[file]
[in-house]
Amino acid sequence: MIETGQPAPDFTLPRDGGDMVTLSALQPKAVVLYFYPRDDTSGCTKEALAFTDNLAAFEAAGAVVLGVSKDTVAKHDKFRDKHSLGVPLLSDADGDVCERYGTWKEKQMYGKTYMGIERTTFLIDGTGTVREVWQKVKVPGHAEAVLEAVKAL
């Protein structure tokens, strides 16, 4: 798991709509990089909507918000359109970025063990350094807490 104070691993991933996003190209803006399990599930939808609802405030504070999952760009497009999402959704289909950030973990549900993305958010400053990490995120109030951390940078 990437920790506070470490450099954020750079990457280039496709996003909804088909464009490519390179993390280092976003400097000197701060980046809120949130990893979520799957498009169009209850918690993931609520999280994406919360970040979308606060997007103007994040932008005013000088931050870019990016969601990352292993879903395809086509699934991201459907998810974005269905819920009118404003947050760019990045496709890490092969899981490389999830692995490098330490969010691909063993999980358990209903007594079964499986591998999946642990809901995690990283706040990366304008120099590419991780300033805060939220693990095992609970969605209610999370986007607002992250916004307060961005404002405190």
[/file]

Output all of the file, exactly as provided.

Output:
[in-house]
Amino acid sequence: MIETGQPAPDFTLPRDGGDMVTLSALQPKAVVLYFYPRDDTSGCTKEALAFTDNLAAFEAAGAVVLGVSKDTVAKHDKFRDKHSLGVPLLSDADGDVCERYGTWKEKQMYGKTYMGIERTTFLIDGTGTVREVWQKVKVPGHAEAVLEAVKAL
């Protein structure tokens, strides 16, 4: 798991709509990089909507918000359109970025063990350094807490 104070691993991933996003190209803006399990599930939808609802405030504070999952760009497009999402959704289909950030973990549900993305958010400053990490995120109030951390940078 990437920790506070470490450099954020750079990457280039496709996003909804088909464009490519390179993390280092976003400097000197701060980046809120949130990893979520799957498009169009209850918690993931609520999280994406919360970040979308606060997007103007994040932008005013000088931050870019990016969601990352292993879903395809086509699934991201459907998810974005269905819920009118404003947050760019990045496709890490092969899981490389999830692995490098330490969010691909063993999980358990209903007594079964499986591998999946642990809901995690990283706040990366304008120099590419991780300033805060939220693990095992609970969605209610999370986007607002992250916004307060961005404002405190």